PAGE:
Birdland grew up because of the help of those around me and rich creativity
Did you have a specific idea in mind for your restaurant’s interior and exterior?
Mr. Wada :
When I opened the first restaurant, I borrowed my father’s retirement bonus of ten million yen. I leased a property about 23 square meters, but the deposit was eight million yen! I couldn’t hire a carpenter so I had no choice but to do everything by myself.
When I was working on the exterior, a salesperson from the liquor shop came and said I would need to decide the restaurant name soon, or they wouldn’t be able to arrange a fridge from the beer company. I named it Birdland tentatively as it was a yakitori restaurant where jazz music was played. However, when I was about to open the restaurant, I was told that I wouldn’t be able to change the name! Therefore, it became my restaurant’s name officially.
The restaurant where I used to work was the type of a restaurant which sold on a large scale with low profits. So when we opened the shutters, we started the business right away. I thought it would be better to make it a glass-walled restaurant so that people could see inside. Birdland (*2) is the name of a Jazz club that used to be in Manhattan. In 1949, it opened on 52nd Street in Broadway, which used to be a mecca of jazz music. It became the one to lead the jazz music’s golden age.
In Asagaya, I heard that restaurants which couldn’t be seen from the outside were common. There must be some customers who hesitated to come in because it was glass-walled?
Mr. Wada :
It seems people who passed by the restaurant used to say, “It’s such an uncomfortable restaurant!” The outside is dark so even if there are people looking in the window, the customers won’t realize it. It has an effect of a one-way mirror. It stands out in the dark street so people tend to notice it. Actually, it is a good thing for a restaurant that people think they want to go inside, but also hesitate to do so. People used to say that creating a comfortable atmosphere for customers, not making them hesitate to come into the restaurant, was the most important thing. However, I thought we would attract some customers who wouldn’t be “good” customers. With this tactic, if people hesitate but still come into the restaurant, they are already good customers for us. They didn’t come in to make fun of us or anything. Those people have a strong will and know they will be ok with spending money to eat at our restaurant.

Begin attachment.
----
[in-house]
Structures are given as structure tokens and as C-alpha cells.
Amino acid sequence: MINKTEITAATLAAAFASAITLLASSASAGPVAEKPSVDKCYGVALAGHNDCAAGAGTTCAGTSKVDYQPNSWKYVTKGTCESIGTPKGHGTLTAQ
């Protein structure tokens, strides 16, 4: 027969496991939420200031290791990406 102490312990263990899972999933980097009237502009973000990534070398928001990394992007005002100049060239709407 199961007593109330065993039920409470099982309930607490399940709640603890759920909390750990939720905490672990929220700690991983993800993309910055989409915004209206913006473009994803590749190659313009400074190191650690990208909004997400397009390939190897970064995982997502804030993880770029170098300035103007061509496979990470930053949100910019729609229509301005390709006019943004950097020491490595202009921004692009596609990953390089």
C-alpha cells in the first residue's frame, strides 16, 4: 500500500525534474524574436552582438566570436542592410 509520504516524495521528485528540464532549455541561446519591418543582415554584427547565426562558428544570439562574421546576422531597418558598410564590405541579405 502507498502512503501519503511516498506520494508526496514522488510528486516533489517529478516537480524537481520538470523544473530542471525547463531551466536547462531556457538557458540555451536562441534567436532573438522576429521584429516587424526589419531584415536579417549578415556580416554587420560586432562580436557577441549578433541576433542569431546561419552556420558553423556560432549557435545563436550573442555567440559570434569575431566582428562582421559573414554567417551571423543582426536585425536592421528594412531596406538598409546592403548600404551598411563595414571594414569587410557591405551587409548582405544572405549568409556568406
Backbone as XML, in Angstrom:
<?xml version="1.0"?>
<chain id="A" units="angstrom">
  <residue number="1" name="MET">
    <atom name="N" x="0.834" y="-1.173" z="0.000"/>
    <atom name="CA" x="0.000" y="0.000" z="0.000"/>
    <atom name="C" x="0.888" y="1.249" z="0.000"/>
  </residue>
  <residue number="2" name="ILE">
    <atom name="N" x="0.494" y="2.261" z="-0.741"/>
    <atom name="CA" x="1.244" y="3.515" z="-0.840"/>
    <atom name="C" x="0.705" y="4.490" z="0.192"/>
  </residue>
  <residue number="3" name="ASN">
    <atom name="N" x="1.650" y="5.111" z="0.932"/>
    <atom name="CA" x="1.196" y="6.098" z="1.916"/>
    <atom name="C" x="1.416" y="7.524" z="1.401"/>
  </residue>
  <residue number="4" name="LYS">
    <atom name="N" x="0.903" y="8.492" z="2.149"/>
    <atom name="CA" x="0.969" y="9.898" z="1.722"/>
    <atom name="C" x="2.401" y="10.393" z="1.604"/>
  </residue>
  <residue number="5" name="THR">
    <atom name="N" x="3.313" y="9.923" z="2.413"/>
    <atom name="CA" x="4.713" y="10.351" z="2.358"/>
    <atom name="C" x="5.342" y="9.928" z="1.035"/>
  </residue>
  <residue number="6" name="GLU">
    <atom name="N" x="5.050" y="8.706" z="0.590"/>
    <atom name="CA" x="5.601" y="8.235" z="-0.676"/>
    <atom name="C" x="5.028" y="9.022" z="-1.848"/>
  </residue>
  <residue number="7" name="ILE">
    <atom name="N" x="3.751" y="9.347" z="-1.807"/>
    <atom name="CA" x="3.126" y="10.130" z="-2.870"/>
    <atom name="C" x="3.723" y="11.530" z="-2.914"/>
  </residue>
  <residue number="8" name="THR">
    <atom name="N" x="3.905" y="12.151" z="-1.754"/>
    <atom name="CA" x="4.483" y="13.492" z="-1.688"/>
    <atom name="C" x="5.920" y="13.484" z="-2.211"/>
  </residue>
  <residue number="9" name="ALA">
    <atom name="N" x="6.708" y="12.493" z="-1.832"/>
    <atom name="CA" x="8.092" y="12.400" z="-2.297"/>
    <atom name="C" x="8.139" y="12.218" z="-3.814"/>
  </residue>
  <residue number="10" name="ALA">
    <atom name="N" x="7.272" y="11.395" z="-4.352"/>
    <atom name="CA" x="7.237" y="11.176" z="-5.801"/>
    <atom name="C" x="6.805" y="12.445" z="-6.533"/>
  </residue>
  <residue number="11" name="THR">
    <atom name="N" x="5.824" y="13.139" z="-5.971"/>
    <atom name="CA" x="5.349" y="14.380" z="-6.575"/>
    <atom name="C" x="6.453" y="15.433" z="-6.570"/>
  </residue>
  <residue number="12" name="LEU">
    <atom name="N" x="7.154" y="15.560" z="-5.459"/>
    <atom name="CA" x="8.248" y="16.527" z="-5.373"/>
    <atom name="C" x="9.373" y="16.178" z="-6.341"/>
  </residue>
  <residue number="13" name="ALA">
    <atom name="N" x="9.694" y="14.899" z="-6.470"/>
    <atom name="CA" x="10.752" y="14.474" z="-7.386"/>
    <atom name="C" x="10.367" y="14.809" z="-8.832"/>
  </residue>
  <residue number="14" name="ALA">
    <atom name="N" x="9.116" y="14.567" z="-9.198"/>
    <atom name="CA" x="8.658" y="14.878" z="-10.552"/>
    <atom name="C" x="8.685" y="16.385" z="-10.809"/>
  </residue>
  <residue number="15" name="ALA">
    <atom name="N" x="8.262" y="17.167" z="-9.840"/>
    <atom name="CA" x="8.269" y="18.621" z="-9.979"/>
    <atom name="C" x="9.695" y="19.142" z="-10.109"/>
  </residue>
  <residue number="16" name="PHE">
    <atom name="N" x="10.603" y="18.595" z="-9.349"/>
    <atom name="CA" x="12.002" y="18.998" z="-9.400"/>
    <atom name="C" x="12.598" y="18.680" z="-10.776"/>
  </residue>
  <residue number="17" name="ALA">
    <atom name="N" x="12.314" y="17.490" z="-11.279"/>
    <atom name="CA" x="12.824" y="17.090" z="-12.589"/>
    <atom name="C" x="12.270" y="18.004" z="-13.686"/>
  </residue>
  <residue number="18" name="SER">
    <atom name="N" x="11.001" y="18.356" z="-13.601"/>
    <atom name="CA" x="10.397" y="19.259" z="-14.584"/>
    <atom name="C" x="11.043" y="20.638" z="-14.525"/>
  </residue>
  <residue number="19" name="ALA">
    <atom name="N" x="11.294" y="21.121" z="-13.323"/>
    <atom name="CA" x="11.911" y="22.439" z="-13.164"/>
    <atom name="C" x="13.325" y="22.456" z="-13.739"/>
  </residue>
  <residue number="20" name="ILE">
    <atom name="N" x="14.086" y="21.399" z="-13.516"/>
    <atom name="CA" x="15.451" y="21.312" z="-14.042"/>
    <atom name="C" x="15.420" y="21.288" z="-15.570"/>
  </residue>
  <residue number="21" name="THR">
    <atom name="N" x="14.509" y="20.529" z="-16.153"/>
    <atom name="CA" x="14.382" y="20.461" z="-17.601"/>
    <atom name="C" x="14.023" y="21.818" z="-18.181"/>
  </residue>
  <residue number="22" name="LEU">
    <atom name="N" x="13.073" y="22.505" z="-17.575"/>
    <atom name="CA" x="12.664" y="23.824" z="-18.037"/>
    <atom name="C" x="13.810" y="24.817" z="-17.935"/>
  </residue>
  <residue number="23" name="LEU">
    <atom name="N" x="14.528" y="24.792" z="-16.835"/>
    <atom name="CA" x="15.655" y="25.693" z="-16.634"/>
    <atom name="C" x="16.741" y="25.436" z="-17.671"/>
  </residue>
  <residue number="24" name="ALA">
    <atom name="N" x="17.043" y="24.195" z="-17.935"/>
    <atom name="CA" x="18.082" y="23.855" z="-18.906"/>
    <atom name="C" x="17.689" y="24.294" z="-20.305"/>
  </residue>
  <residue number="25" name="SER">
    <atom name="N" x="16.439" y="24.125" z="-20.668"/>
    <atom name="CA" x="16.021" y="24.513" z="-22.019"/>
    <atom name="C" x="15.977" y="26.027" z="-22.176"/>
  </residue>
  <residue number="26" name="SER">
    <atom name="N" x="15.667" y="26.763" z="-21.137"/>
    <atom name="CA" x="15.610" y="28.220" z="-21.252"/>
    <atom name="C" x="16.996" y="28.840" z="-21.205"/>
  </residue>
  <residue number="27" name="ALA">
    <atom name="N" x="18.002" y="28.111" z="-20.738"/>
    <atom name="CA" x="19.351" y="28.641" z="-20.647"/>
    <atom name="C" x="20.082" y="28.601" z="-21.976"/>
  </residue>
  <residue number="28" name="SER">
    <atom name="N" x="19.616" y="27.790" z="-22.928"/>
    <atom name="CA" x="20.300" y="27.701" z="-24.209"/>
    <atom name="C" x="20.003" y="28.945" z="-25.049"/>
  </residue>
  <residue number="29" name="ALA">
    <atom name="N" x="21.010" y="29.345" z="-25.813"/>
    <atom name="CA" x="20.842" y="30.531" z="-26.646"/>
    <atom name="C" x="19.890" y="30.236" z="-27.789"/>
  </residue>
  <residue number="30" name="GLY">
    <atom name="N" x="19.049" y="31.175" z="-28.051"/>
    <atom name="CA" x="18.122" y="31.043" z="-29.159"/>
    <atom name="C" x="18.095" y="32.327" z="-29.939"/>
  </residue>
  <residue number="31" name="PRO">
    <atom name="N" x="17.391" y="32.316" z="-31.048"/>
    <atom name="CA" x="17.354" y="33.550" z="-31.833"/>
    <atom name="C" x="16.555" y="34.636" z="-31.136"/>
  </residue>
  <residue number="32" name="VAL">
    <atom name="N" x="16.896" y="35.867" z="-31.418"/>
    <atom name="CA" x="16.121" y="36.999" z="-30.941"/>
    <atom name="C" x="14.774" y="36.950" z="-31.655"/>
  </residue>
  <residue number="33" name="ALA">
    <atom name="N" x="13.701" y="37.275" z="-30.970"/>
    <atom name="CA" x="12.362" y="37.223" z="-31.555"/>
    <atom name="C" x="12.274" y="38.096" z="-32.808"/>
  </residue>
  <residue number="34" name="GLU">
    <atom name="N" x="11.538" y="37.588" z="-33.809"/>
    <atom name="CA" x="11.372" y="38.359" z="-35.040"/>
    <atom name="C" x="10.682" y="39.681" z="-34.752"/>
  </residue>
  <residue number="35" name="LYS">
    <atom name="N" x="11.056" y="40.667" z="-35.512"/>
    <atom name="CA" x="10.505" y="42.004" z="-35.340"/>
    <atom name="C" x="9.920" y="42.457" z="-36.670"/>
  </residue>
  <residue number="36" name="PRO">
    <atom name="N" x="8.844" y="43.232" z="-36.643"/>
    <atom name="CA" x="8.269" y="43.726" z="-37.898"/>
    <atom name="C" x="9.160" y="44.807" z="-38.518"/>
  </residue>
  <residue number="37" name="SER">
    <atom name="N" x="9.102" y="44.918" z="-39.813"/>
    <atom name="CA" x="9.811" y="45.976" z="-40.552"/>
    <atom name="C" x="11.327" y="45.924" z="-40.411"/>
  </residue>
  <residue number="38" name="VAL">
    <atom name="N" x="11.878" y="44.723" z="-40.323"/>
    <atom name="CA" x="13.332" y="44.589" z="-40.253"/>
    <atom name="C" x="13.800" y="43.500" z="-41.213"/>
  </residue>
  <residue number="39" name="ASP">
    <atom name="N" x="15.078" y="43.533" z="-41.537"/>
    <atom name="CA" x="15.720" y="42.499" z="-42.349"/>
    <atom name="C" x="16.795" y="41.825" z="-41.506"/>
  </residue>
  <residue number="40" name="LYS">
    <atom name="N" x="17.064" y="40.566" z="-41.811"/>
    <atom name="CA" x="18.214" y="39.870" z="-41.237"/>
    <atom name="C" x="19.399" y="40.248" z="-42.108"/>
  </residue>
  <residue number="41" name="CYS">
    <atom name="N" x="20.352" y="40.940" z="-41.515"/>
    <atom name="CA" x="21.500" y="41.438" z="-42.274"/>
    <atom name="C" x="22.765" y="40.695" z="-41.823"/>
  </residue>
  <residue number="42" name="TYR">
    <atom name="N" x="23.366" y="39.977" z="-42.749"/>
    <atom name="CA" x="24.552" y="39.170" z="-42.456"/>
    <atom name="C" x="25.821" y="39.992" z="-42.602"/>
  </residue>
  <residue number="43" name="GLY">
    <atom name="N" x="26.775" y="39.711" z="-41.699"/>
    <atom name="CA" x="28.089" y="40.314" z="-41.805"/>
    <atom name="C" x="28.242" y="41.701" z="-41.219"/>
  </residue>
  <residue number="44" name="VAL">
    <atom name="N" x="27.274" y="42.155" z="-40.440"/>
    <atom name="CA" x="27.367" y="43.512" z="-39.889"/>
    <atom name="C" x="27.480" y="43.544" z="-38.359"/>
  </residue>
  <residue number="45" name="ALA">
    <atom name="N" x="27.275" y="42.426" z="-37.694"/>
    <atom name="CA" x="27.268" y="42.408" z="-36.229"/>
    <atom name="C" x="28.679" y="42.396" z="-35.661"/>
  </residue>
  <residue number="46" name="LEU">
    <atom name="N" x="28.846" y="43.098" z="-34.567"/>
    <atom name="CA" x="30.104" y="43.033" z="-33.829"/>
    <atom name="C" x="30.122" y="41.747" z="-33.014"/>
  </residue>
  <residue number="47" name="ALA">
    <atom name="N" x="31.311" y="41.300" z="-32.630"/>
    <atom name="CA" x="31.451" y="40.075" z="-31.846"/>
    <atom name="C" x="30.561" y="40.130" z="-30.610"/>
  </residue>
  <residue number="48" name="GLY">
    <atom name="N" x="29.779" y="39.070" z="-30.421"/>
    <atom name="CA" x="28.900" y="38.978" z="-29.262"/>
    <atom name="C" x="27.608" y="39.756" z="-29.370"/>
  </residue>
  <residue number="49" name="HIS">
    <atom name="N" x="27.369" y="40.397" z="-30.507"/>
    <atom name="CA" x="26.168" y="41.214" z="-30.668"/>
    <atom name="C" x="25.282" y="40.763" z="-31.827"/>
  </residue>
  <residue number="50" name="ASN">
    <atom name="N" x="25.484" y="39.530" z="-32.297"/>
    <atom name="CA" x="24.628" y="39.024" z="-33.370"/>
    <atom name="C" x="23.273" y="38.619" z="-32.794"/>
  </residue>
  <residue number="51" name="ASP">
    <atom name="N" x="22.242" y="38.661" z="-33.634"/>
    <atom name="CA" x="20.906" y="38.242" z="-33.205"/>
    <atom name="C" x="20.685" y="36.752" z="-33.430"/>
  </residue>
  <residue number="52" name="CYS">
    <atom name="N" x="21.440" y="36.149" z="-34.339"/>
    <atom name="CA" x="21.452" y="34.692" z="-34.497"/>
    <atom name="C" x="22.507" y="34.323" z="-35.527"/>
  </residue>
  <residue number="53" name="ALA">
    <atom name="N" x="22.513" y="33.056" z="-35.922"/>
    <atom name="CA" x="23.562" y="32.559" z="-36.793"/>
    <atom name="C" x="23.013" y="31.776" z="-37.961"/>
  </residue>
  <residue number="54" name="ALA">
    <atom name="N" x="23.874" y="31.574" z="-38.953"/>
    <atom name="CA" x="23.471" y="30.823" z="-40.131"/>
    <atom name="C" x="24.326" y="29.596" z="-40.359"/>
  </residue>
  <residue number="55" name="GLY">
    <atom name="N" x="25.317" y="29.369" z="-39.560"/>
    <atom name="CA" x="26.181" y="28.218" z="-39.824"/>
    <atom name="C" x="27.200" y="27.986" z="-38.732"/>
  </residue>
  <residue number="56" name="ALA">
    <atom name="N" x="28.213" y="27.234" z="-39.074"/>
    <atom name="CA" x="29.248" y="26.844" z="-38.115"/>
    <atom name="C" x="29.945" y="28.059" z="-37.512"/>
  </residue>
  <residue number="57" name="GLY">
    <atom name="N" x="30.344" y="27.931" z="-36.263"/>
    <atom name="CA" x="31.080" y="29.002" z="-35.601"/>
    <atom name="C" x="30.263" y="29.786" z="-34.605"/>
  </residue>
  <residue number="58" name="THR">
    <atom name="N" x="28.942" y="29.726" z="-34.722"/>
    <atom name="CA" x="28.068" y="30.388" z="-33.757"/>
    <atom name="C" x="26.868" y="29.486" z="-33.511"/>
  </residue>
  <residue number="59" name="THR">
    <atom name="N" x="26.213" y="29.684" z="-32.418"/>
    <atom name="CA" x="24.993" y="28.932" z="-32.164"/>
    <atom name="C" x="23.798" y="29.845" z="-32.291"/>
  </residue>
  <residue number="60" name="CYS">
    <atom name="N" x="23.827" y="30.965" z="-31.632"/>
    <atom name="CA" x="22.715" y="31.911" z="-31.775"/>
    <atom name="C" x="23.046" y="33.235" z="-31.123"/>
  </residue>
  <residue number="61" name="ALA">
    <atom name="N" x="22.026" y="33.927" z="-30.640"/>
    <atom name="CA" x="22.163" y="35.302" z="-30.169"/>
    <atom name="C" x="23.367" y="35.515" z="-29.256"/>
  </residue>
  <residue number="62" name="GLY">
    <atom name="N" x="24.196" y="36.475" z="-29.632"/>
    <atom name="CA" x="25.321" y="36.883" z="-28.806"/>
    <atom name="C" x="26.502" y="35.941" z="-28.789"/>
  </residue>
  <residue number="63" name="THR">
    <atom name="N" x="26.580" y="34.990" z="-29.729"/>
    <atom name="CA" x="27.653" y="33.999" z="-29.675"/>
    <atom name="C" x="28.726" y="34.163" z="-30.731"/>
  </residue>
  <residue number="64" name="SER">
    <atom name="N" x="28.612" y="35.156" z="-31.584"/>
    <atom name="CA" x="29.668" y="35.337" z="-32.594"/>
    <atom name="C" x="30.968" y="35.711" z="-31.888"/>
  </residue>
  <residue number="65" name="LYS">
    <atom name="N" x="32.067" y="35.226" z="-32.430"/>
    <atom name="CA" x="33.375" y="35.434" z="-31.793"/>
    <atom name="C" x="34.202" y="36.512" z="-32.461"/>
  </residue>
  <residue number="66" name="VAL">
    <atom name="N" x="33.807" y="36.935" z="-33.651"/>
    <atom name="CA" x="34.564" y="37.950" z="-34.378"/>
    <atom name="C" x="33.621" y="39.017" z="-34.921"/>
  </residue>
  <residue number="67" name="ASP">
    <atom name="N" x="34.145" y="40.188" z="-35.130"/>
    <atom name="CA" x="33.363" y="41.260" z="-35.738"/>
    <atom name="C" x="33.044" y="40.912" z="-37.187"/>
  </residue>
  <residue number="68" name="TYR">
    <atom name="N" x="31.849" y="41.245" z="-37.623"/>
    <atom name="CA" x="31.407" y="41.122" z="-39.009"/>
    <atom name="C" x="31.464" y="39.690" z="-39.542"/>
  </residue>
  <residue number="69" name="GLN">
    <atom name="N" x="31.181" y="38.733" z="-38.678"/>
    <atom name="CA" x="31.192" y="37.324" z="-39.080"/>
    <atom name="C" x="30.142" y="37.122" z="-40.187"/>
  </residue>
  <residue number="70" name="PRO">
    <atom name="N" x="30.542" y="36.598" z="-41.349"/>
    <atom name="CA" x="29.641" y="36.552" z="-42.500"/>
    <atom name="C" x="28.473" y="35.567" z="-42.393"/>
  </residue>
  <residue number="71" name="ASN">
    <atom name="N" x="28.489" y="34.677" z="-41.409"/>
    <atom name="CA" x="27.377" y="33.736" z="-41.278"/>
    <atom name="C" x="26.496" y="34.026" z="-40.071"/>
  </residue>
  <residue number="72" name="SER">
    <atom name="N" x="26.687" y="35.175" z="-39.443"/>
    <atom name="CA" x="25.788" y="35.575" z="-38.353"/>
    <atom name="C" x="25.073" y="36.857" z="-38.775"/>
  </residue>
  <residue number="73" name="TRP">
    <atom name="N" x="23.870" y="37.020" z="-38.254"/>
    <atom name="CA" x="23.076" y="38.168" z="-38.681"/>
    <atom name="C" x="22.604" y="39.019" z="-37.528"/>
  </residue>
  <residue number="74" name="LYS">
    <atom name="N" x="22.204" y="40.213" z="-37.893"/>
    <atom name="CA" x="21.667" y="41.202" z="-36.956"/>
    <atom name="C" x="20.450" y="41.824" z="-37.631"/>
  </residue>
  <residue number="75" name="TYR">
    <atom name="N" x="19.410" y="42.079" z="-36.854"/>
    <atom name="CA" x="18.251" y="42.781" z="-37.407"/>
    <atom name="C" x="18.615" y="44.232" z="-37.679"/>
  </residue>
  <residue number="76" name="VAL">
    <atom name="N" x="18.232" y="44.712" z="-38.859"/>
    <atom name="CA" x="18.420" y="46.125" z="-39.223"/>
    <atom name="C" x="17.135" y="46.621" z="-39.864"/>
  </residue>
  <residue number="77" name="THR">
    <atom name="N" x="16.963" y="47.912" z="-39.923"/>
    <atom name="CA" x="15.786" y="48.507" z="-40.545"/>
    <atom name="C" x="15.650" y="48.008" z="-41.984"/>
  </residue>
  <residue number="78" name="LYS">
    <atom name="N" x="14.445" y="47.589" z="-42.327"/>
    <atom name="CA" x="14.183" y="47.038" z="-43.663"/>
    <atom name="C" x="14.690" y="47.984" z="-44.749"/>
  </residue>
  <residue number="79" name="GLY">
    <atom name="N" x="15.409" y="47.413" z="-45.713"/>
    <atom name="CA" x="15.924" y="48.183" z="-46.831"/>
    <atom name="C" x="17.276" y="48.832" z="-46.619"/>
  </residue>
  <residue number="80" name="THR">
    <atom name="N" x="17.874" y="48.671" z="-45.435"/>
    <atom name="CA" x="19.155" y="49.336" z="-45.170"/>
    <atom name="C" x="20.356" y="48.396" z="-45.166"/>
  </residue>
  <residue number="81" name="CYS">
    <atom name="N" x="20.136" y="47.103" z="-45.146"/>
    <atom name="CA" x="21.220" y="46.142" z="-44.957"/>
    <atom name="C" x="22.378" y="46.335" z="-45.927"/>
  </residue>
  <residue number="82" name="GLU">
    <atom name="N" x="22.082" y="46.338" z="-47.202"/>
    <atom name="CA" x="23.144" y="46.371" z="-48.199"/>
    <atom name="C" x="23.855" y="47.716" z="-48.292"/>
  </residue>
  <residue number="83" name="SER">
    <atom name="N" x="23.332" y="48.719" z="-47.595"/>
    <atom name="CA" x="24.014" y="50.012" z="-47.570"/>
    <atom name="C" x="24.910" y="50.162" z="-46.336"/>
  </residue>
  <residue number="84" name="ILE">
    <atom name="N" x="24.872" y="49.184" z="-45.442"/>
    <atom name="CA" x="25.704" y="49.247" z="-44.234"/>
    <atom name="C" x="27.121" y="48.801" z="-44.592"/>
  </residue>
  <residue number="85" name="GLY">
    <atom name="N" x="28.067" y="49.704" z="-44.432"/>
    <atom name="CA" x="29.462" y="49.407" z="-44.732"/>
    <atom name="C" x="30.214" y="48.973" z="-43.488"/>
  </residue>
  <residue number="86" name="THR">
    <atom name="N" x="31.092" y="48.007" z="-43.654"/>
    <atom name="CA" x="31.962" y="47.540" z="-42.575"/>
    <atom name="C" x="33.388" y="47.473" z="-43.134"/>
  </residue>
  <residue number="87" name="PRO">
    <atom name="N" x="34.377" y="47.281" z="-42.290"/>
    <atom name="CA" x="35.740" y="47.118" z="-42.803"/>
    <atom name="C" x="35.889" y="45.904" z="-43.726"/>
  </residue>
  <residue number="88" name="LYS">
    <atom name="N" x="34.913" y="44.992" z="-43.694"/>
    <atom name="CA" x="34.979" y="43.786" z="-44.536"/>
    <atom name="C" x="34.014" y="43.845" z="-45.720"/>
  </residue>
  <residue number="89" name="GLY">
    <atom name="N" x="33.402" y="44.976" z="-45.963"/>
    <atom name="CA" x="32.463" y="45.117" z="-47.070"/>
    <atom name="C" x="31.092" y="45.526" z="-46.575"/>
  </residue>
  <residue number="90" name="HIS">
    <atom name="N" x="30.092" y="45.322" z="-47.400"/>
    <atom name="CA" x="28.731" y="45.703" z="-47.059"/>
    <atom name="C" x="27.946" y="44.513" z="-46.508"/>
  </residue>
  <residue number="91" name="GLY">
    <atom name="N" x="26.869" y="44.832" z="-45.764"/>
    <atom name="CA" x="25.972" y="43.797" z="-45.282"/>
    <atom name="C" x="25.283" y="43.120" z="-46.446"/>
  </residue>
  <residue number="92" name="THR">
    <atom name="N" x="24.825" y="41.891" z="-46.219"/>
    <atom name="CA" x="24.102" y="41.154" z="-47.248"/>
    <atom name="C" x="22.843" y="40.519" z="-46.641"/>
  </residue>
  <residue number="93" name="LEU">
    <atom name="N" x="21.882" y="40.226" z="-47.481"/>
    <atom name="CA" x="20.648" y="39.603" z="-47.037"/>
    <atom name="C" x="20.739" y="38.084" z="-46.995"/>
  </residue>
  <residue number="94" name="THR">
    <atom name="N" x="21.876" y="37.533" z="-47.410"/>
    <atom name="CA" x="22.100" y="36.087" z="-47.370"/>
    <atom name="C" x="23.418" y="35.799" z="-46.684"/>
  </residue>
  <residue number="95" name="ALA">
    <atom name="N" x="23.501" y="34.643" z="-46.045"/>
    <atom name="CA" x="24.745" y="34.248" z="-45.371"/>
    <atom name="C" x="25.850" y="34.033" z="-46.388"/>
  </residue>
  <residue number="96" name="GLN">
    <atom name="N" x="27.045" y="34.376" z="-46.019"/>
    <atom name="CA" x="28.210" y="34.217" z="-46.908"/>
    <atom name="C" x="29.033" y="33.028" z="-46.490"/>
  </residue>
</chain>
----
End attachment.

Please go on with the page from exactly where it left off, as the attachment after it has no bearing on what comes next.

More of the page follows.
People started talking about my restaurant, saying it has good and unique drinks and foods, and gradually the restaurant became popular and full of customers.
You expanded the restaurant three-fold in 1995 after managing the first restaurant for eight years. What was your original business plan when you opened the restaurant?
Mr. Wada :
A person at Shinkin Bank asked me, “How much is the turnover rate a day?” so I told them “In only one turn over, I am confident that I would reach the break-even point.” At that time, it was normal that the average customer spend was 2,000 yen and the turnover rate was about 3 to 5. My small restaurant was able to make about 100,000 yen a day and the average customer spend was 5,000 yen. When I explained to them, “The bigger store with more space would fit 32 more seats so it would never be in the red if the turnover rate was at least one,” they allowed me the full amount of the loan. At that time, salarymen’s days off were becoming two days a week. People who were working at general companies and used to come to my restaurant to drink with 1,000 yen in their hands became too busy. But on the other hand, it meant that they would come once a week and spend at least 5,000 yen. Even after the bubble economy burst, those who knew good quality food would want to go to a high-quality restaurant.
Your restaurant was rapidly expanded with the help of people around you and by predicting the changes of social situations in a positive way.